People be like, “Ah man, you ain’t gonna do Cool Kids, la da da.” But it’s not time for that, because that era has transitioned into something else, and we can’t go back there, we can’t go back to the same era that was there before. That’s stupid, we’re different people, we’ve evolved more than that, we’re way different people, so I think right now we need to be developing ourselves separately as artists and becoming a force on our own, because we’re both super dope. We’re not a group where one person is super dope, and the other person is subpar; like, we’re both nice as f*ck even before we knew each other, so it’s not a tough play to figure out.
You break us up, we’re still going to turn out nice as f*ck separately, and when we come together, we transition that energy into making a dope record. Right now, man, I think we just need to be focusing on blowing up. Chuck needs to focus on his production; I need to focus on my solo stuff because it’s a different atmosphere, it’s a different feel when we’re separate than when we’re together. I think that, now, we need to be working on the music separately, but we still working together like nothing ever happened. But just as far as how we putting it out, we’re gonna put it out like this, and f*ck everybody else.
AllHipHop.com: I think last time you talked to AllHipHop.com, you said you wanted to put Shark Week to the side and wanted people to focus on the solo work which, like you said, have been doing. But I think it’s fair to wonder about the future of The Cool Kids as a group because of the precedent you set as a duo. Chuck’s beats are heavy in demand, and you’ve been getting downloads on your solo work as well, but is there the chance of another Cool Kids project down the line, whether that be Shark Week or something different?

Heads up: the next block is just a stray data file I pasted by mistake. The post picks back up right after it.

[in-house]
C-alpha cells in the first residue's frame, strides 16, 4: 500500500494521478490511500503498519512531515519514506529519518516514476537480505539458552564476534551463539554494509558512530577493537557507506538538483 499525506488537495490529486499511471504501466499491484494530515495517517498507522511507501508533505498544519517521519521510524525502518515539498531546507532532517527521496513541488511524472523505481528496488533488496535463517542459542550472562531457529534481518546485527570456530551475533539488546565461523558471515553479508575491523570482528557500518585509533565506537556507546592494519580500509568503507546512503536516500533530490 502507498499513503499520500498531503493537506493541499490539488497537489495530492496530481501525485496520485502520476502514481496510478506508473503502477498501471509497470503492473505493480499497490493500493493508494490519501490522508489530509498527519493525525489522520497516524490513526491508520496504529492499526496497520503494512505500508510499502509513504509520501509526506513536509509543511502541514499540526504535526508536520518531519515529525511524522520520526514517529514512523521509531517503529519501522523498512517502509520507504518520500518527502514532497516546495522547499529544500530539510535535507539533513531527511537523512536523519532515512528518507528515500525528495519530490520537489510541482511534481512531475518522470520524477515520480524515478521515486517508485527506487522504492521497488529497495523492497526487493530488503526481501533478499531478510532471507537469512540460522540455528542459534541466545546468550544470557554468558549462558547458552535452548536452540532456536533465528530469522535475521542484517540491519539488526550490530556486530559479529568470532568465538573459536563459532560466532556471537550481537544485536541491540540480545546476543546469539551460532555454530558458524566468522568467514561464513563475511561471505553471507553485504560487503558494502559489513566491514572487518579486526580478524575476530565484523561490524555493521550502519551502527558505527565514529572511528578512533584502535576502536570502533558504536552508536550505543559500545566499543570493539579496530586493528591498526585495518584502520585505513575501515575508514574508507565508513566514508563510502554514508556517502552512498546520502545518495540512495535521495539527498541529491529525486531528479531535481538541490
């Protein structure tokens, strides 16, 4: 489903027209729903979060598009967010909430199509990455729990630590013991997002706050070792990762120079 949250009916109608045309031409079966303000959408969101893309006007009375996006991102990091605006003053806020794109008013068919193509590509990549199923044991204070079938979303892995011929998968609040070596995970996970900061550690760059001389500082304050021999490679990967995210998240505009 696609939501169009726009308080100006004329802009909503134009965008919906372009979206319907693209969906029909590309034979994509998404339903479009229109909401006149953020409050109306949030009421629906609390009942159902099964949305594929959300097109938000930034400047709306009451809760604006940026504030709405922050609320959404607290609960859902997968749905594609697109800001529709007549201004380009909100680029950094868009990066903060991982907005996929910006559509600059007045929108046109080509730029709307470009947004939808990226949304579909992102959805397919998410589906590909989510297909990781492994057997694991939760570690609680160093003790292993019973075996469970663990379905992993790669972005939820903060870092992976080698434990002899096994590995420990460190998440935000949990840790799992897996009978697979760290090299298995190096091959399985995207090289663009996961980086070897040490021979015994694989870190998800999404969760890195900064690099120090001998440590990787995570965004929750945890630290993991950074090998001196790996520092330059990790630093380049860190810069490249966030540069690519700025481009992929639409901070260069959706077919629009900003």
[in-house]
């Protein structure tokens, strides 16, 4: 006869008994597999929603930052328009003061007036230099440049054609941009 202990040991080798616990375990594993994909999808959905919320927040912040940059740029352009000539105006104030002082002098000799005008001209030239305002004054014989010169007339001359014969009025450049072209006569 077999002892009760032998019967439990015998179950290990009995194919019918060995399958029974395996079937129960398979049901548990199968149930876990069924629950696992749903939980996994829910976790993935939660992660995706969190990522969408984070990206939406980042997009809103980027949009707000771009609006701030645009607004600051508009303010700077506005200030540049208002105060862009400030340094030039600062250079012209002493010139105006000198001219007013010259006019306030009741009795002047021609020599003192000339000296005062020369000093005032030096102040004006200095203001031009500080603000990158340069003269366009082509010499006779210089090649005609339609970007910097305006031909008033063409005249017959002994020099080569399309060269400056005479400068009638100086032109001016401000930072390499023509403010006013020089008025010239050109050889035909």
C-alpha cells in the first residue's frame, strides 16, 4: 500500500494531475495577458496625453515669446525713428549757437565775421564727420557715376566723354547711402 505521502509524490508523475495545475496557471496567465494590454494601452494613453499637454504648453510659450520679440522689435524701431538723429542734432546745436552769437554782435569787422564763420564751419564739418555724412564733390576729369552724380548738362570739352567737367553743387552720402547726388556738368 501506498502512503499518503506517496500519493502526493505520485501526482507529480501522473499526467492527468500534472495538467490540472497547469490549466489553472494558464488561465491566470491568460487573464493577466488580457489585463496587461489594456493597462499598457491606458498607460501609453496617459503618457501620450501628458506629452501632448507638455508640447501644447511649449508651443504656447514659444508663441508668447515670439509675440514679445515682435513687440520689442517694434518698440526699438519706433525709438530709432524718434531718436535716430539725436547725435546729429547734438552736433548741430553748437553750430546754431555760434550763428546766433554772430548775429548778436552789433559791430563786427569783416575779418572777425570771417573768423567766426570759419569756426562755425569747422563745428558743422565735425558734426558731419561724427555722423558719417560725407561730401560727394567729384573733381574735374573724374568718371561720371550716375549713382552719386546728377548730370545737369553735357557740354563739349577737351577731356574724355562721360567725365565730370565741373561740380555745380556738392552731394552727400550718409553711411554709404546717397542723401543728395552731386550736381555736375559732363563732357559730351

Sir Michael Rocks: No [laughter]. I don’t think it’d be “The Cool Kids”; I don’t think we’re gonna come out again as The Cool Kids. We might come together as something else different, but as The Cool Kids, no, because we’re not the same people, we’ve changed and evolved into two different artists. We can’t come back and do the same thing again, you know? We’ll probably do something else, but as The Cool Kids and as Shark Week, no, those ideas are done, and we’re on to something different now. I wouldn’t do that; I think that would be a step backwards to go back and do that right now, so as far as I know for now, no I wouldn’t see us doing another Cool Kids project as “The Cool Kids”.
Maybe we come up with a different name and add a different member to the group; maybe add a couple different members to the group for something like that. Maybe I’m making all the beats, and Chuck is doing something else. Maybe somebody else is making all the beats, and we rap on the beats, you know what I mean? As The Cool Kids and the same idea we already instituted? No, we would never do that. We’re way too creative and way too smart for that, because everything gonna happen and everybody’s like, “Awww, there it is, all over again. The Cool Kids they did this already.” We don’t want to be like doing the same thing over again. I think we’re a little bit smarter and a little more creative than all of that.
AllHipHop.com: It was a busy year for you touring as well. You were both on tour with Mac Miller for the first half and Pac Div during the second half, so the tour life was in full effect. How did that go for you?
Sir Michael Rocks: Ah, it’s dope, man, just being on the road and being able to try the new music out on the fans and be able to hit the road. And being on the road is important; it gives you the opportunity to showcase your work. I’m a heavy artist on the road. I know how to tour, I know how important it is, so I’m going to try to stay on the road as much as I need to.